The police will constitute forest vigilance committees, comprising forest dwellers and wildlife enforcers, to prevent criminals and radical elements from exploiting the cover of the State's vast jungles for their illegal activities, Home Minister Kodiyeri Balakrishnan said here on Wednesday.
He was inaugurating the newly constructed housing units for the families of Special Armed Battalion policemen at Peroorkada here.
The State has a forest cover of 11,125.59 sq km, which is 28.9 per cent of its total land area. Much of the forests are spread over the Western Ghats, one of the 18 biodiversity hotspots in the world and home to endemic and endangered flora and fauna.
Mr. Balakrishnan's announcement comes in the wake of reports that Left extremists have pockets of influence among tribal communities in certain far flung forested areas of the State.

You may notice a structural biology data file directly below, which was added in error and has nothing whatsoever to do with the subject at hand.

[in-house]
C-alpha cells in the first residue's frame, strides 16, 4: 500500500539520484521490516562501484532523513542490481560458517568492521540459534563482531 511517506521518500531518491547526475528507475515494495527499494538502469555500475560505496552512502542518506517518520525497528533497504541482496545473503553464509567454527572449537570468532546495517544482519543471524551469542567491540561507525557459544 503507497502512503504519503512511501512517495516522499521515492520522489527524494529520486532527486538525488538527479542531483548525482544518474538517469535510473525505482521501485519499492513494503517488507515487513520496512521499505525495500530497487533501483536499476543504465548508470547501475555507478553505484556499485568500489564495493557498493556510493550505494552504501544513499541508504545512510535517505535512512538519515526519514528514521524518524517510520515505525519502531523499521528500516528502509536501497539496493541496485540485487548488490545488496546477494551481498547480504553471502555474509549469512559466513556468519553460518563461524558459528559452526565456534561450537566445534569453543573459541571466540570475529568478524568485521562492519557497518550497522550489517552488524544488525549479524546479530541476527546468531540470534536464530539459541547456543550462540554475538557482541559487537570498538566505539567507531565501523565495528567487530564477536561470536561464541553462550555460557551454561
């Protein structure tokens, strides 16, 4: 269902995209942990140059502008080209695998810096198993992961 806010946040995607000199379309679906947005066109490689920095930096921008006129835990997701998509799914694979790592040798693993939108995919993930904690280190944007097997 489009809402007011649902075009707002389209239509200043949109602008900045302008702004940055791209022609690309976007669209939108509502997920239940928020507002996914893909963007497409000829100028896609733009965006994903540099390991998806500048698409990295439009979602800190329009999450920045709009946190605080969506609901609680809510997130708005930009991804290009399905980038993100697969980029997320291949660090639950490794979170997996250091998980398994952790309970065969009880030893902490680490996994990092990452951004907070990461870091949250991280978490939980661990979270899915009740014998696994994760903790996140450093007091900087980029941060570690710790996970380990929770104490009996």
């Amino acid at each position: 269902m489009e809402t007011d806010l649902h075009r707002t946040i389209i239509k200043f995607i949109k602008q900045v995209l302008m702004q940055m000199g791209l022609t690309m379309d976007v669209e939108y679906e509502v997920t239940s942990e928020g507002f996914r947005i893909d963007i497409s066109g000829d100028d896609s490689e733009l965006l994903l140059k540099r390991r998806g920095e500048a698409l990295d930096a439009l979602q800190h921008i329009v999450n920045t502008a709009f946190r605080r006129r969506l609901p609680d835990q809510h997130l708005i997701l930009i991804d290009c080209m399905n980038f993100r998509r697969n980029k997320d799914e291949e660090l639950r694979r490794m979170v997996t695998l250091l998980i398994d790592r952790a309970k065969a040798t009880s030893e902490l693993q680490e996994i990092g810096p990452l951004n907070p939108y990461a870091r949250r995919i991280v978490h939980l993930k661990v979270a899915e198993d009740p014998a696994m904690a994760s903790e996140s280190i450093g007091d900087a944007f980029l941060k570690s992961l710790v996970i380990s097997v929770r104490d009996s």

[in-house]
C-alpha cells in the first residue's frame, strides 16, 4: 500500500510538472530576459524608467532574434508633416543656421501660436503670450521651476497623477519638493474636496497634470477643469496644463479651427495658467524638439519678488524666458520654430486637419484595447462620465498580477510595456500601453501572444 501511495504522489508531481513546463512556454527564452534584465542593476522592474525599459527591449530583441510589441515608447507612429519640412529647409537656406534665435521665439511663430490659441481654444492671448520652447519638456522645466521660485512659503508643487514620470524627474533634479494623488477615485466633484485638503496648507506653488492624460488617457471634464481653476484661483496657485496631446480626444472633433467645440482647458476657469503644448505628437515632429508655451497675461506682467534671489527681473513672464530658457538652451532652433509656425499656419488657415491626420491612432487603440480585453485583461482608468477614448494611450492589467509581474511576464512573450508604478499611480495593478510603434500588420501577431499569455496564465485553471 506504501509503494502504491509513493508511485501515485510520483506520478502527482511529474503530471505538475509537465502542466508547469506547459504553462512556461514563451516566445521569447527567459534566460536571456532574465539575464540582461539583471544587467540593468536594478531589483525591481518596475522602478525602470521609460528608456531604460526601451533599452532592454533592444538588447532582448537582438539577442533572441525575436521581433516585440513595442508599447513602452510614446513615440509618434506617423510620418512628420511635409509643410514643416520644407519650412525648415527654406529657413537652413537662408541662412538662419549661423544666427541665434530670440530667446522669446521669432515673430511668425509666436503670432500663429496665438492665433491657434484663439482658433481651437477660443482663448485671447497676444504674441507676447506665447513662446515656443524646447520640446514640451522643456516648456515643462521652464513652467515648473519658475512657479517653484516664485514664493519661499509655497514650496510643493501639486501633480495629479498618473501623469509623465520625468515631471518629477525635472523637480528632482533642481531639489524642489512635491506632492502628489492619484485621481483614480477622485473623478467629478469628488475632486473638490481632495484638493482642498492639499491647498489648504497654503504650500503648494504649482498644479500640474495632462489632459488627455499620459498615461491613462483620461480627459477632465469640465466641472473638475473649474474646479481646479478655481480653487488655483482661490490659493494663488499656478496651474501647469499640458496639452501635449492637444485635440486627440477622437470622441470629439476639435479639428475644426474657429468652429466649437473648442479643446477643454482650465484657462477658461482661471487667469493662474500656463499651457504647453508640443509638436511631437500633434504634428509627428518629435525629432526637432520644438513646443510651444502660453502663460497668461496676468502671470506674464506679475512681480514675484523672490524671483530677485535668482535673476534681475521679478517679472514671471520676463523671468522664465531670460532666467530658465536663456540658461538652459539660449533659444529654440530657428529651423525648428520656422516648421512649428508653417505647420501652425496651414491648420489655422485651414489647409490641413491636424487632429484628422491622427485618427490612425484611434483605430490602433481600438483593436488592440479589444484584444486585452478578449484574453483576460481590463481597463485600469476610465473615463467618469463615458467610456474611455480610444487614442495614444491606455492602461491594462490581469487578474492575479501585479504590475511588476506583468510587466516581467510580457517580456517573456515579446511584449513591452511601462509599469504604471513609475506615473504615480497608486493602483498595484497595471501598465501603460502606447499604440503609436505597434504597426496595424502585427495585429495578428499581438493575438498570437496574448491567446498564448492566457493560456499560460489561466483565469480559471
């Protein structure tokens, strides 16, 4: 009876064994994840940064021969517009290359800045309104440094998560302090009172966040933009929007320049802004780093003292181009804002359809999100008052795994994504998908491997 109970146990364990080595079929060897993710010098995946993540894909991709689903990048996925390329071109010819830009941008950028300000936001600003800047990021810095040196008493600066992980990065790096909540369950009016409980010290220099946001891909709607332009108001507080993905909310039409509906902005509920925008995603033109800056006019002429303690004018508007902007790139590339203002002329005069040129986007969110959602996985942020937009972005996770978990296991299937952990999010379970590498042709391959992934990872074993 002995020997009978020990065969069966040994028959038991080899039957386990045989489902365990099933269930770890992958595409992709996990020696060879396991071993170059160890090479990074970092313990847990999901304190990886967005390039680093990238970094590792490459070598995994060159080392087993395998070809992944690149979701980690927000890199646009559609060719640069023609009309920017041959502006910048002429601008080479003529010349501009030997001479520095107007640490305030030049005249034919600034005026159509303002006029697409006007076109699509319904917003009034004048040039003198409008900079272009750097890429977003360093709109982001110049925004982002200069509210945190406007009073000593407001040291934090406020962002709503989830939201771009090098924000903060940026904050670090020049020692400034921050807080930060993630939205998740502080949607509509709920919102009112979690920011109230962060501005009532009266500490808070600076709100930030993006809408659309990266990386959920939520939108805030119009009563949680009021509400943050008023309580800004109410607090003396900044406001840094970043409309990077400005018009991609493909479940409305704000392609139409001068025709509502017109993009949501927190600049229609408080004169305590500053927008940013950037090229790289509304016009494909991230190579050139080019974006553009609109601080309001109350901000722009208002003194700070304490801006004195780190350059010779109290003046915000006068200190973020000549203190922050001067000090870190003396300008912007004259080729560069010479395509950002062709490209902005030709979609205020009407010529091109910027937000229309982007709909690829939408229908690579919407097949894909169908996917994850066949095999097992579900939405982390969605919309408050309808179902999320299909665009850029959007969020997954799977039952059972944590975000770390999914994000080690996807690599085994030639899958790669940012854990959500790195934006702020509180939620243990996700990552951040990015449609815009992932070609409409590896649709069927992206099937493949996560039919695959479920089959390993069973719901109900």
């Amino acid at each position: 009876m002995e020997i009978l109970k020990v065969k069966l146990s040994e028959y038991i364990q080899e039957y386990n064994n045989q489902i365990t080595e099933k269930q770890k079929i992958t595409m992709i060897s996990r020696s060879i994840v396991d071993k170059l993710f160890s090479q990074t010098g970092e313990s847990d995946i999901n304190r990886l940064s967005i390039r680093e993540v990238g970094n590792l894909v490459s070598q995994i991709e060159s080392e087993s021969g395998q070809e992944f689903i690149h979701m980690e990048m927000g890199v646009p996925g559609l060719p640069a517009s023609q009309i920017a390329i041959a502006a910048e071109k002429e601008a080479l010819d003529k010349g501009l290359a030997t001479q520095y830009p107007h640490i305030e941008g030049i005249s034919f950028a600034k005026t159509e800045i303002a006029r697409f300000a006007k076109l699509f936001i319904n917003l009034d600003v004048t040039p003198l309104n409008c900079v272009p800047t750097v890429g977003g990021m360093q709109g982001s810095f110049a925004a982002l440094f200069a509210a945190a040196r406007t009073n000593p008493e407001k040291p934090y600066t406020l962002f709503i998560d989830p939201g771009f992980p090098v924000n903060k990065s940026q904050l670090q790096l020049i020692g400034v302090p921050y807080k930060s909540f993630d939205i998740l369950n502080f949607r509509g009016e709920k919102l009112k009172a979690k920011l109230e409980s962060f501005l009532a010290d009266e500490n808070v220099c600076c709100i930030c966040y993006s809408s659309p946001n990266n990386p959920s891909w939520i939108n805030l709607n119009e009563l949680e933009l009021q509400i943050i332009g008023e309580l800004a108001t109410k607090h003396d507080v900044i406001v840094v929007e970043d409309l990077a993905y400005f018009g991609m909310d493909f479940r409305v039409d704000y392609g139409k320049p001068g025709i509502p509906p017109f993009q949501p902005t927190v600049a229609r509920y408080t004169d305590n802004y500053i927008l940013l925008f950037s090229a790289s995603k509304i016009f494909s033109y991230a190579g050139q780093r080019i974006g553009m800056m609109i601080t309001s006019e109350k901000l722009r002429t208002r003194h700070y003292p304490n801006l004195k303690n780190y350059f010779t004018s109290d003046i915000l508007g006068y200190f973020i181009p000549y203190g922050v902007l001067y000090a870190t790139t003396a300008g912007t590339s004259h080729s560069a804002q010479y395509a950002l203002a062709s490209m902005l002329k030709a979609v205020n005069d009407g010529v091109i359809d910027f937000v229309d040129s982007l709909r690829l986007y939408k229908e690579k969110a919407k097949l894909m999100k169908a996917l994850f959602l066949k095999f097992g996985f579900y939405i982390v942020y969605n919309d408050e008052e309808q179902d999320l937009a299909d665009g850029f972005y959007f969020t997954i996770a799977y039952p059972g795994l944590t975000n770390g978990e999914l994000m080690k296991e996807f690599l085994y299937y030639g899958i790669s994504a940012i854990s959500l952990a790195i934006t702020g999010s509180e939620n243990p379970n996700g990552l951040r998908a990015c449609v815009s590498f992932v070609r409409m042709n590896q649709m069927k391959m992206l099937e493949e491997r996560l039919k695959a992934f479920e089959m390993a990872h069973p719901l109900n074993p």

A home-grown religious fundamentalist group, suspected to be responsible for the attempt to smuggle its cadres to Pakistan Occupied Kashmir for military training, had held a basic training and recruitment camp under the cover of adventure tourism in the Wagamon forests in Kottayam district in 2008 and 2009.
Officials said there had also been instances of poaching, including the killing of elephants for their tusks and tigers for their pelt, in the State. Some remote woodland areas were used for ganja cultivation.
There were also groups of local poachers profiting from the sale of wild meat. Law enforcers were also concerned about the organised encroachment on protected forest areas and tribal lands.
The proposed forest vigilance committees would help law enforcers monitor the jungles better. The police would chiefly rely for information on the tribal people who traversed jungles regularly to collect forest produce and also those who volunteered as local guides for trekkers.
The police would give select vigilance committee members basic training in intelligence gathering and also give them mobile telephones and other incentives, an official said.